There are many studies on the synthesis of SPIONS using the high temperature method, for example Sun and Zeng [70] prepared iron oxide nanoparticles of different sizes, 3nm to 20nm. In this reaction, iron(III) acetylacetonate was decomposed by heating at 265oC in phenyl ether, alcohol, oleic acid, and oleylamine, to produce SPIONS 4nm in diameter. To make larger particles, a seed-mediated growth was used, controlling the quantity of seeds added to obtain various sizes.

Similarly, Hyeon et al. [71] formed an iron oleate complex from the decomposition of iron pentacarbonyl in the presence of octyl ether and oleic acid at 100oC. After cooling to room temperature, (CH3)3NO was added, and then the SPIONS were obtained by heating, followed by refluxing. When the molar ratios of iron pentacarbonyl and oleic acid were changed from 1:2 to 1:4, the particle size increased from 7nm to 11nm.

In another study by Park et al. [72], iron salts were used instead of toxic organometallic compounds such as iron carbonyl. Iron salts are more suited for contrast agent research and applications in MRI because they are less toxic. An iron-oleic complex was formed using iron chlorides, (FeCl3�6H2O) and sodium oleate, which was slowly heated to 320oC in 1-octadecene. The solution was aged at this temperature for 30 minutes, generating monodisperse iron oxide crystals. Various temperatures and solvents were also tried, which produced particles of different sizes and dispersity. It was concluded that monodisperse particles could be attributed to the separation of growth and nucleation phases, which occured at different temperatures; nucleation at 200-240�C, and growth at 300�C.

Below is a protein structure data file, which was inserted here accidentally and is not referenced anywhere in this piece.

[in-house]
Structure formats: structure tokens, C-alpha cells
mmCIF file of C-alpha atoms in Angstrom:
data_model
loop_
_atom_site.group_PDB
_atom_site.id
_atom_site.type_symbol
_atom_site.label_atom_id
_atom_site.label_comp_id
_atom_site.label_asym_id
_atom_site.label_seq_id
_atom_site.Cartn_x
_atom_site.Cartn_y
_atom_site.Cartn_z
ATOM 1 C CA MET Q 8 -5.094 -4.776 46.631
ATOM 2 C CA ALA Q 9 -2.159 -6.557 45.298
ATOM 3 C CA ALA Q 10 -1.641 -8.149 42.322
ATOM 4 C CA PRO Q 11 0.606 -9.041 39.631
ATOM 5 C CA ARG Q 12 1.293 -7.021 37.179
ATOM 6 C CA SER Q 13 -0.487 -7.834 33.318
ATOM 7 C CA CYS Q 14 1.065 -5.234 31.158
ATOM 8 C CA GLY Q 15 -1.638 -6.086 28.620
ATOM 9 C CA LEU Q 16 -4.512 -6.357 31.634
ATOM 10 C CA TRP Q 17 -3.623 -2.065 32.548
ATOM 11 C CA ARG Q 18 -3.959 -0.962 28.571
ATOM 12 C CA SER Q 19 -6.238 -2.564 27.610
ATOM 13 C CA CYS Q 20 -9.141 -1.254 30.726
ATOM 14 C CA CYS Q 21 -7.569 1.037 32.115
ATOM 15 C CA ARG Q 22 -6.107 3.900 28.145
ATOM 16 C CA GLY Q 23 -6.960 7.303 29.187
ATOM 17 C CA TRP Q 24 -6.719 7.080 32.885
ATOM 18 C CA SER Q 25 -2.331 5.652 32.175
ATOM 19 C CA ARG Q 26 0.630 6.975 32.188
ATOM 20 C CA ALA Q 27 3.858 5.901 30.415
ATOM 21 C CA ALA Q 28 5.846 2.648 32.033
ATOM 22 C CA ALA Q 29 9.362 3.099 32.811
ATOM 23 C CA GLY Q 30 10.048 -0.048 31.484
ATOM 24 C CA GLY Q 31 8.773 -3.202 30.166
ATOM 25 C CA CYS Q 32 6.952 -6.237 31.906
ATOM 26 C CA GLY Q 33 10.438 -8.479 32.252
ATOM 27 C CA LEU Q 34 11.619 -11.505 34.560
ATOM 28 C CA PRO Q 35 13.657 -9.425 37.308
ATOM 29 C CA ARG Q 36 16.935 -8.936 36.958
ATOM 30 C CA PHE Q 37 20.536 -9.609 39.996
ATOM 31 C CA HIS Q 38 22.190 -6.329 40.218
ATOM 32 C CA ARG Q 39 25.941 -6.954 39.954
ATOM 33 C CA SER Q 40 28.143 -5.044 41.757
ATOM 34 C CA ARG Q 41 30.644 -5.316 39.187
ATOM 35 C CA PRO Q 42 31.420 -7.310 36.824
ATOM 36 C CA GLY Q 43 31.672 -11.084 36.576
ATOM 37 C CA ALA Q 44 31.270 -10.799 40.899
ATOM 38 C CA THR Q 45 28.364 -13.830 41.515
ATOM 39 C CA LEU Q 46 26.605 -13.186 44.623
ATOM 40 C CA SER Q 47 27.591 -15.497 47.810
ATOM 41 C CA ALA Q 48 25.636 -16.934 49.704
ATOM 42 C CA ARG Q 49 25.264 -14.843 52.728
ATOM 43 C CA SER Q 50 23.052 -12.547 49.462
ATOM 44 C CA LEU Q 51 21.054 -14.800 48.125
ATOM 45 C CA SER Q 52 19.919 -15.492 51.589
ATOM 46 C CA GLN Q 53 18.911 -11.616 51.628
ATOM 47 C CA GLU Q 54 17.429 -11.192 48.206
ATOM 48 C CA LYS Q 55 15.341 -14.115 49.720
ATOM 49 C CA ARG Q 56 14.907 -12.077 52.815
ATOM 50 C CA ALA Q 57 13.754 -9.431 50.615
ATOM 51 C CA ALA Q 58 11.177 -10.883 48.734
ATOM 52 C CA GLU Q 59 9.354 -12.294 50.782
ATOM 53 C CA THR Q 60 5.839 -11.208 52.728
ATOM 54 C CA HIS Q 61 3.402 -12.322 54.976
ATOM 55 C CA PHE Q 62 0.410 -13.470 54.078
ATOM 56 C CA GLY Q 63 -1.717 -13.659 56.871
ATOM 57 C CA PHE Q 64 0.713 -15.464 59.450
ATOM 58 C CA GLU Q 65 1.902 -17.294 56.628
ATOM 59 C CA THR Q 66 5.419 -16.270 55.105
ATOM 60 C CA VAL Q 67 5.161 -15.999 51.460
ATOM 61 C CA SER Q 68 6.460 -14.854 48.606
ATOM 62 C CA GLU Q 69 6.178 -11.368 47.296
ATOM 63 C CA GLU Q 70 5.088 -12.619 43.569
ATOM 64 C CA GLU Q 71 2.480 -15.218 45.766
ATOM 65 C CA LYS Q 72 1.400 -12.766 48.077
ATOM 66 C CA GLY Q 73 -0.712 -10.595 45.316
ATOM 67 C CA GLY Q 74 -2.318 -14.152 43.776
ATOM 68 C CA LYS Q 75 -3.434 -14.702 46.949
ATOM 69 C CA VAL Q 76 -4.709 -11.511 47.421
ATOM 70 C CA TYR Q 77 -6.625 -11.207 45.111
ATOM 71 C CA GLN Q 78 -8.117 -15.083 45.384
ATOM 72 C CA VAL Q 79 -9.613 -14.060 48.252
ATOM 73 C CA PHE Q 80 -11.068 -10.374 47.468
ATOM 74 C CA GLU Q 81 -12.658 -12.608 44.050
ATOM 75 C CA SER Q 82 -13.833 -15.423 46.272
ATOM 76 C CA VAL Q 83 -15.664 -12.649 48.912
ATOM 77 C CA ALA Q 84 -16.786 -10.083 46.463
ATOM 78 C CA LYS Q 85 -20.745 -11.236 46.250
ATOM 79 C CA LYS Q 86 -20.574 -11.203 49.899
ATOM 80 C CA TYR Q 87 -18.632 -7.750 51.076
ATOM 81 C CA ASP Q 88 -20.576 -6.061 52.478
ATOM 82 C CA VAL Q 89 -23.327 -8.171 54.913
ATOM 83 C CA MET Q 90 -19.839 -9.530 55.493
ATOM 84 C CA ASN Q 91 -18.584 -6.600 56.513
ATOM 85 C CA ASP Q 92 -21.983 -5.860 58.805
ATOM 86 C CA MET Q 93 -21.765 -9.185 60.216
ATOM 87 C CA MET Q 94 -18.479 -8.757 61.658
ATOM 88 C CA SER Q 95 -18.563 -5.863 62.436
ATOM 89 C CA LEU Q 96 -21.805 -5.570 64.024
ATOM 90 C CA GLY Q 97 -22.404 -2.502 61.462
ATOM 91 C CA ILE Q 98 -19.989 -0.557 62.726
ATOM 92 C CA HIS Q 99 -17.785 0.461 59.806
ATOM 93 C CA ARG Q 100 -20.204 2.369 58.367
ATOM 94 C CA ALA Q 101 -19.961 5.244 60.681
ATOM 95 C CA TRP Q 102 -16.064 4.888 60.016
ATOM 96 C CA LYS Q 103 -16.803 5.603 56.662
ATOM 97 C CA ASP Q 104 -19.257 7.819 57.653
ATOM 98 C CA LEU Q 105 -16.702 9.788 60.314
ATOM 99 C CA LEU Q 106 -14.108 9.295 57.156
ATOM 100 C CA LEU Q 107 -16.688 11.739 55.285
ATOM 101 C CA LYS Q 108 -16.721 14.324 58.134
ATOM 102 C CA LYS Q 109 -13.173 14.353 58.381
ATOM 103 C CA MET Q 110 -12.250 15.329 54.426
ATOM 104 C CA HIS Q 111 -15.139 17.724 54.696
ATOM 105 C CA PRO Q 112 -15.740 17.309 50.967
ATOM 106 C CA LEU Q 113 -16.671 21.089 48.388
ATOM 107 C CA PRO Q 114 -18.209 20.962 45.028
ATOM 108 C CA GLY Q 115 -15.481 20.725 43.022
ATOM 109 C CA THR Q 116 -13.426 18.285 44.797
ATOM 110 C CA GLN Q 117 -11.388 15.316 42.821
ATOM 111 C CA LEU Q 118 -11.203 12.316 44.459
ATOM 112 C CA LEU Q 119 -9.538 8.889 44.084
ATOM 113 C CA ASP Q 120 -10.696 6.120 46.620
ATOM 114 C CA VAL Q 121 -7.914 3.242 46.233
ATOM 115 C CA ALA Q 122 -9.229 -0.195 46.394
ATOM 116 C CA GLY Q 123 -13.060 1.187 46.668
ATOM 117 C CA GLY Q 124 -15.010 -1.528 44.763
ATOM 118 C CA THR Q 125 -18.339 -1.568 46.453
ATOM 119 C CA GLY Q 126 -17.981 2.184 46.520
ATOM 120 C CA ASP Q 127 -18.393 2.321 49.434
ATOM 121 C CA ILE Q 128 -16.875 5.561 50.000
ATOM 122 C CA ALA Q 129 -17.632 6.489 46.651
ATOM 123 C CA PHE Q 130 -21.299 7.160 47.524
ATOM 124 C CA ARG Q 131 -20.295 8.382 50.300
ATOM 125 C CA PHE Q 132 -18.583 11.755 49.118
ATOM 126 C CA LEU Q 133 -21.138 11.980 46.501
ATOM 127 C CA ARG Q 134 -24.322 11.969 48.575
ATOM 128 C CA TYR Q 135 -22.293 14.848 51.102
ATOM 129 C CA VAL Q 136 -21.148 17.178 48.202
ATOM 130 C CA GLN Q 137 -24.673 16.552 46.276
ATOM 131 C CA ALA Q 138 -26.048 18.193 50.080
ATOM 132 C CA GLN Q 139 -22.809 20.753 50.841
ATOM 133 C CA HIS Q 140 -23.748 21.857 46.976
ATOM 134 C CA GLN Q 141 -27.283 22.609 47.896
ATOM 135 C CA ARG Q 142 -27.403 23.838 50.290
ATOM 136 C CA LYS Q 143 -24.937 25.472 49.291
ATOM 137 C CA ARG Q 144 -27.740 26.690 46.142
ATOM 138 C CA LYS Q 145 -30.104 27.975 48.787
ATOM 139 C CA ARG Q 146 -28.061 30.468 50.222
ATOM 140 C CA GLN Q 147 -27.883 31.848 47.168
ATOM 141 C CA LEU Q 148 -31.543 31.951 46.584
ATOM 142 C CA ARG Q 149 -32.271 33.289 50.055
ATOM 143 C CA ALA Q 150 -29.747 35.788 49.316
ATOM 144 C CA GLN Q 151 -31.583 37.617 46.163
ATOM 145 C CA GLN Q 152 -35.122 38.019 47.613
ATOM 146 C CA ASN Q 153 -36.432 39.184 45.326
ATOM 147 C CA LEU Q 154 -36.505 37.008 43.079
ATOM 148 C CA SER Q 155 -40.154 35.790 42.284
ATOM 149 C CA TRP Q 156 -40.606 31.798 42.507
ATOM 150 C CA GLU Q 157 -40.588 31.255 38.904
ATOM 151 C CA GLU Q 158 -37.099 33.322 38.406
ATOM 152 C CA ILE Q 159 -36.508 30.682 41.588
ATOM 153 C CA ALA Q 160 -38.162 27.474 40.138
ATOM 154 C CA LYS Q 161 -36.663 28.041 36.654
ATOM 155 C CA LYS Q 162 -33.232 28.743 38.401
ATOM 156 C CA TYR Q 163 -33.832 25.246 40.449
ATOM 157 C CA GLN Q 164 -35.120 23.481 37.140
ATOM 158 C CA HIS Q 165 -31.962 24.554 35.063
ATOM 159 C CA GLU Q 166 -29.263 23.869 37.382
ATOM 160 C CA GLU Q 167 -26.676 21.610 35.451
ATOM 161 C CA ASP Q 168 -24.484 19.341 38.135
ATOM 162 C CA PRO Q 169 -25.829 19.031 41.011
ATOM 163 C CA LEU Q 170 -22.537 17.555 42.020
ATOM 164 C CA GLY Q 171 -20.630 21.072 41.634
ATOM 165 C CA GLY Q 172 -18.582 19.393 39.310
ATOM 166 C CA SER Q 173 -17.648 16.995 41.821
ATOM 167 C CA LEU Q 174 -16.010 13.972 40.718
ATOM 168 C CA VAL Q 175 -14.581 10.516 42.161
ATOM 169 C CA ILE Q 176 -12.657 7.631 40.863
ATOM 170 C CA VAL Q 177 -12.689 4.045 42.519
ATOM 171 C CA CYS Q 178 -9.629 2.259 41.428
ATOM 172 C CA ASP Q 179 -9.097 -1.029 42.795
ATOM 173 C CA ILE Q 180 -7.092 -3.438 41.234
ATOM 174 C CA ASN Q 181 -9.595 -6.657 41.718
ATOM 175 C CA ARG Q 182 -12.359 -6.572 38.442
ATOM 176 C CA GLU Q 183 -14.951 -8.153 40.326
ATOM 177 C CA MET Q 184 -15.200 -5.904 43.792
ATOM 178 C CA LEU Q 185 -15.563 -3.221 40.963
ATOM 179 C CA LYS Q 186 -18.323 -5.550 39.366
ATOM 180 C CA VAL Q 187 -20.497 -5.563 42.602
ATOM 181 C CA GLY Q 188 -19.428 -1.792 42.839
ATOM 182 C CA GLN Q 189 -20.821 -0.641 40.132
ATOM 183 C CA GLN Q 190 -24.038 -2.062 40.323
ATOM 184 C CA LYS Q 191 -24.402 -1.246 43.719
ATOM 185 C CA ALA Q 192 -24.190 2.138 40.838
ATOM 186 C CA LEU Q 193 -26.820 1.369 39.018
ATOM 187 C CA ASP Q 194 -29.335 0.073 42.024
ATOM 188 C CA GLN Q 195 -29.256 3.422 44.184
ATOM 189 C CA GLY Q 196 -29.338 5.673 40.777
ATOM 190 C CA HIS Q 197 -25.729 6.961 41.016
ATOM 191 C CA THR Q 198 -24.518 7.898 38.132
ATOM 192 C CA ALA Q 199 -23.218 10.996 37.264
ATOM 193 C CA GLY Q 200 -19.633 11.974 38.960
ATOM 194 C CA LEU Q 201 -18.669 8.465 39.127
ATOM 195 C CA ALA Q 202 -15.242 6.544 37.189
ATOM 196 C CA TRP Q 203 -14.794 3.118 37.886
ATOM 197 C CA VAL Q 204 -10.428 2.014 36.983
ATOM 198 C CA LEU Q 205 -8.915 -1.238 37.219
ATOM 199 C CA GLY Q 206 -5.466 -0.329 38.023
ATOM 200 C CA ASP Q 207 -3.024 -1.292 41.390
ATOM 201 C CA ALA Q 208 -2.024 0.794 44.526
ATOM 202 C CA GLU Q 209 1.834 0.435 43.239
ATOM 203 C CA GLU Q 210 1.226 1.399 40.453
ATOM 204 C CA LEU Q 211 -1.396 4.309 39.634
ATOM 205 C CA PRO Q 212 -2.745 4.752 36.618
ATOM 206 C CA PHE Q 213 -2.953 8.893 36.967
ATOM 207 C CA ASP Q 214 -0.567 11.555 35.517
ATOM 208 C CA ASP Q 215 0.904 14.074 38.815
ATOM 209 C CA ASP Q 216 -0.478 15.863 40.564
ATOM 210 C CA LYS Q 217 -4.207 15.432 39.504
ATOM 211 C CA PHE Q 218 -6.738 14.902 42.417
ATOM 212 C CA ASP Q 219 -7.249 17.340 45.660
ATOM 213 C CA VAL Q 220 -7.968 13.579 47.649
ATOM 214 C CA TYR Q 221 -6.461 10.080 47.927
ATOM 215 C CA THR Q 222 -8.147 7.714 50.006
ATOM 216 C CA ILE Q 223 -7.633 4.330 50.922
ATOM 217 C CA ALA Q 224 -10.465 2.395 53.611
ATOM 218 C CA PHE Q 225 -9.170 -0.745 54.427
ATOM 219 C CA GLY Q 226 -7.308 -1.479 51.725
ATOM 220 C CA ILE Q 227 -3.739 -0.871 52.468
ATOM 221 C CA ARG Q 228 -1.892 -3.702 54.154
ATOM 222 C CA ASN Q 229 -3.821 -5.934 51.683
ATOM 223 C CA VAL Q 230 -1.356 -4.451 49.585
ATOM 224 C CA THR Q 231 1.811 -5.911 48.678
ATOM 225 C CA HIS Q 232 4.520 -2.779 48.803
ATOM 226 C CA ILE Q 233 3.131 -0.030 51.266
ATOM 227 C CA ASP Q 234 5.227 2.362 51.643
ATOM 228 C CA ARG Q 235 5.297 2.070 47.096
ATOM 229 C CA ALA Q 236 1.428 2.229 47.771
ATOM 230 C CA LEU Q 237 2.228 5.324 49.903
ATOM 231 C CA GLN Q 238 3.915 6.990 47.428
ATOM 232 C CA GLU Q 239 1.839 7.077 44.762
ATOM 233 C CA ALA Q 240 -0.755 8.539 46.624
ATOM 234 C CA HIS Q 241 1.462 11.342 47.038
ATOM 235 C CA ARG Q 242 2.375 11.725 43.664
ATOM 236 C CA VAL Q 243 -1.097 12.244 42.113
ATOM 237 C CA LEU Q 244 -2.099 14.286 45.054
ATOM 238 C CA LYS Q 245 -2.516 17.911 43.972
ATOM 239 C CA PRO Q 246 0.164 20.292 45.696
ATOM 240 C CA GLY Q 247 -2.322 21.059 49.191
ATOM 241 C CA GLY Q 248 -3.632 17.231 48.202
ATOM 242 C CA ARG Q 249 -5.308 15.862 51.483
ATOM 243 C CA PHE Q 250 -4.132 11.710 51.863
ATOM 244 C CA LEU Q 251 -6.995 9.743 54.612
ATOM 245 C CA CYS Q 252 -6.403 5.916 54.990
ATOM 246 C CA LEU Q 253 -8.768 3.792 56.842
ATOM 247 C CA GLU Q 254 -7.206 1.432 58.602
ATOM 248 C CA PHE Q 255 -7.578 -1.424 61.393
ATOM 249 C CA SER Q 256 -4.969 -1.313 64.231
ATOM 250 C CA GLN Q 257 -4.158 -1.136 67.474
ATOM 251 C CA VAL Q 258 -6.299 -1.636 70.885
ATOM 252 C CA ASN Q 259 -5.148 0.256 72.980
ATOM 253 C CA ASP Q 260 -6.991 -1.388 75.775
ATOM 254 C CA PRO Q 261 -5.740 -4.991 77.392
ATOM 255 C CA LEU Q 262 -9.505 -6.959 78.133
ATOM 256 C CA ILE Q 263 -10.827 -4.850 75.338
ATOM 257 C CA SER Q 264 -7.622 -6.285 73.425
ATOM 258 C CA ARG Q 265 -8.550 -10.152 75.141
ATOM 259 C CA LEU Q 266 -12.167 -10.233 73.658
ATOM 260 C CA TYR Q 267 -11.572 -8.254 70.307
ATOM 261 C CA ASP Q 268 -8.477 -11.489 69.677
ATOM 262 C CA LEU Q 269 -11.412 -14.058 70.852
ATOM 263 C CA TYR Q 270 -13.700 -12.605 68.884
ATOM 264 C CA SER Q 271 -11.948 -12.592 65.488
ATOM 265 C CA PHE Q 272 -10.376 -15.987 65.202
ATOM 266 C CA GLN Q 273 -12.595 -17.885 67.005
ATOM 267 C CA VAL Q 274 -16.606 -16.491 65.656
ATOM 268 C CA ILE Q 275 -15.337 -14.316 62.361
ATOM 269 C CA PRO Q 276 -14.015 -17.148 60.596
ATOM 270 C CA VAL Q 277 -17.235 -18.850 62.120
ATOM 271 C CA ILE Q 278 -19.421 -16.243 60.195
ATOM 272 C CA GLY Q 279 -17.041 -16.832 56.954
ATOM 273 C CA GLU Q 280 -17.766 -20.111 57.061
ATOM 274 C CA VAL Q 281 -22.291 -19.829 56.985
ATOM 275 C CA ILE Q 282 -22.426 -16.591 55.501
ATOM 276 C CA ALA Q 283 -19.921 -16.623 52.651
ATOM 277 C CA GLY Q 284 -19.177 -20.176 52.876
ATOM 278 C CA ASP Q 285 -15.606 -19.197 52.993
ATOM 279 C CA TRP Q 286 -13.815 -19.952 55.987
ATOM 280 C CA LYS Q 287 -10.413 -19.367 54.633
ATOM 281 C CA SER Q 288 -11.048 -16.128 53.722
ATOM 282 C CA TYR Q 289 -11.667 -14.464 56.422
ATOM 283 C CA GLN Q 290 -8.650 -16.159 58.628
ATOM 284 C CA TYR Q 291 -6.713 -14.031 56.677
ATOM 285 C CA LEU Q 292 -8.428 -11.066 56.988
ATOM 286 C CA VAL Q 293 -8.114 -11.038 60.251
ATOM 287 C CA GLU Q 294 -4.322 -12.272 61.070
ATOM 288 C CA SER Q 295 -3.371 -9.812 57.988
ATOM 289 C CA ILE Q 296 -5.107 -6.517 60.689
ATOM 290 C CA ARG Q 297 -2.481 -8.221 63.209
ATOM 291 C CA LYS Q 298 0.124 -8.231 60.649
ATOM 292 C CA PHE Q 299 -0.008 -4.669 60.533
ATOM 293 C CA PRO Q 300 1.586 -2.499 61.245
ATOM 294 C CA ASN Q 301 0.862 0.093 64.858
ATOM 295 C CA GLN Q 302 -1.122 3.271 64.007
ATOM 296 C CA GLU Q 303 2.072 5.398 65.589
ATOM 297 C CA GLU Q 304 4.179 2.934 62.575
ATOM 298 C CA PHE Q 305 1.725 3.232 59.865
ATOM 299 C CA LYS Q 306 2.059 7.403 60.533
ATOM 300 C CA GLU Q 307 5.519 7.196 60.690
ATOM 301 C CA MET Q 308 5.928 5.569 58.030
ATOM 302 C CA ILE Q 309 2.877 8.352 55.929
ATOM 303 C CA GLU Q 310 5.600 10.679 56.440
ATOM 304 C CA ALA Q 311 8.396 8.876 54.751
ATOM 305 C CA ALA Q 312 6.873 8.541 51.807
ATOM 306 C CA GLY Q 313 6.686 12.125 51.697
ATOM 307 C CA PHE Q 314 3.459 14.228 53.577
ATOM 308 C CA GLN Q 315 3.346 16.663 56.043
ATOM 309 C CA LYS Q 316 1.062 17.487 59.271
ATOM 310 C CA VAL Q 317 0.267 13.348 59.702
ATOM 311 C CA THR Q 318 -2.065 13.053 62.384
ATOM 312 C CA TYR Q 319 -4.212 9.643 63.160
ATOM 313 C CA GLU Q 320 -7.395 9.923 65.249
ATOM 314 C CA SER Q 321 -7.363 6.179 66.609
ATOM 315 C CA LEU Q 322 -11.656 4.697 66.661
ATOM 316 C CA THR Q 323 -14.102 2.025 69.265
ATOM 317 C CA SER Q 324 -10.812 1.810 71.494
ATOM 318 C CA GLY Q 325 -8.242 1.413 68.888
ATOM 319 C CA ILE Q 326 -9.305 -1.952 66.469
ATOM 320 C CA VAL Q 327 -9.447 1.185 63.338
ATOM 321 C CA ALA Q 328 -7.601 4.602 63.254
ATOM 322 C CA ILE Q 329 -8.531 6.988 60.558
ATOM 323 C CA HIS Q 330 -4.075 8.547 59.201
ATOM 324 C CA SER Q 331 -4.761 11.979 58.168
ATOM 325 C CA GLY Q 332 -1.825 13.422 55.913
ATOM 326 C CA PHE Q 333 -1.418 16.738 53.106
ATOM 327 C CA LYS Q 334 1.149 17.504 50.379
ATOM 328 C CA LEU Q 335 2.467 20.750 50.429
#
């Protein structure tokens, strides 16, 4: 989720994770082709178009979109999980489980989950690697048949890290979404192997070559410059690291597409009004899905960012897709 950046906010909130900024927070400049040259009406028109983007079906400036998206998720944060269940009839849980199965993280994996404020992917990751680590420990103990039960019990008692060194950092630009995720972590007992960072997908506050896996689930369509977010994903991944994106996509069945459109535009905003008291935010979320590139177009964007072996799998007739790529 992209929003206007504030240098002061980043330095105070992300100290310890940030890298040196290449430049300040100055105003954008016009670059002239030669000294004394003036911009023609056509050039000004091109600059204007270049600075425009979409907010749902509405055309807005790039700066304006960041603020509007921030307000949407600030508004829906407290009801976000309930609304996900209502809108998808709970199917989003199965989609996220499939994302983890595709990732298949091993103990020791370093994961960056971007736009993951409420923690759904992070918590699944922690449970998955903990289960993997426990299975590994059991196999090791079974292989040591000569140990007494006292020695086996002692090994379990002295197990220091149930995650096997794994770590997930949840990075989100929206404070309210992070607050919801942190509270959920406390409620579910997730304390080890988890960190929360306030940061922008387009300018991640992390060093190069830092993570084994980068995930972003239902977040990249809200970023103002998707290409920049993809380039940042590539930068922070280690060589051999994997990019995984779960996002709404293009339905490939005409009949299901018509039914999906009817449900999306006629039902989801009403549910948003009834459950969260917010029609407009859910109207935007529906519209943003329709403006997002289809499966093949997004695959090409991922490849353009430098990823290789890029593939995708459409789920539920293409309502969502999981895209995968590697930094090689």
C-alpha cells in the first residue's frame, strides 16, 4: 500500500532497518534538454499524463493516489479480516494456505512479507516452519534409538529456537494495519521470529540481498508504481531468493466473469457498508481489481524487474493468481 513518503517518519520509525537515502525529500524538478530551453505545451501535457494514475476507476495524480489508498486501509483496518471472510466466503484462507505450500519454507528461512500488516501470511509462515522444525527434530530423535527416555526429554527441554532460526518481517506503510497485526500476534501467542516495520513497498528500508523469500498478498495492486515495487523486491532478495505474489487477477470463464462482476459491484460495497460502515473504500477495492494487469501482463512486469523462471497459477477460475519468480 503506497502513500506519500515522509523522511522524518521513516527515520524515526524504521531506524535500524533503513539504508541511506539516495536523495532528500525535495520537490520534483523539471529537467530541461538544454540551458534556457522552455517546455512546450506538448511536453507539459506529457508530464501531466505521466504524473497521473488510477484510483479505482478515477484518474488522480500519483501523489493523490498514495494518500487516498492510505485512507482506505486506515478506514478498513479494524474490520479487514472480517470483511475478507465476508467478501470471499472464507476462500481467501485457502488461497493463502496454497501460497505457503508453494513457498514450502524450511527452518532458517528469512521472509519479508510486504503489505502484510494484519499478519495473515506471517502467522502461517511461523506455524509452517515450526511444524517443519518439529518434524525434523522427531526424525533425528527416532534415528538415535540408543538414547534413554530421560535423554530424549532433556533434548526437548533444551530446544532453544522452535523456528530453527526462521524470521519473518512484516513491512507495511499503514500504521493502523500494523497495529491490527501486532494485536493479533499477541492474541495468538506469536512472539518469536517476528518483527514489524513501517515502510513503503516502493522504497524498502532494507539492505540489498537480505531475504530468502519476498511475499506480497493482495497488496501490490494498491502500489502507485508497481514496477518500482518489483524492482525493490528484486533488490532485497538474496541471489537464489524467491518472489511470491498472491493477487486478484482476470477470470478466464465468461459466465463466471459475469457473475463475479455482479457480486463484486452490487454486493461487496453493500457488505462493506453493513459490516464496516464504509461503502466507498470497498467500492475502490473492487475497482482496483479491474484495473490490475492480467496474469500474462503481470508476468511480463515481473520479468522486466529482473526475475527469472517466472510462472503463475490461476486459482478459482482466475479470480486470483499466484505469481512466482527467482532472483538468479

Monolayers for superparamagnetic iron oxide nanoparticles

On their own, iron oxides are not very stable, and are not soluble in water. Stabilisation of SPIONS is essential to prevent against aggregation and oxidisation. Furthermore, for use as MRI contrast agents in-vivo, the SPIONS need to be soluble in water and be easily conjugated to molecular and cellular markers.

As discussed briefly in the previous sections, there are numerous ways for SPIONS to achieve water solubility and stability. Some of these methods include coating with carboxylates (such as citric acid), inorganic materials such as silica, and polymers such as dextran and PEG. These compounds protect the iron core, and also provide an avenue for conjugation of molecular precursors, therefore providing a biocompatible functional component for the SPIONS.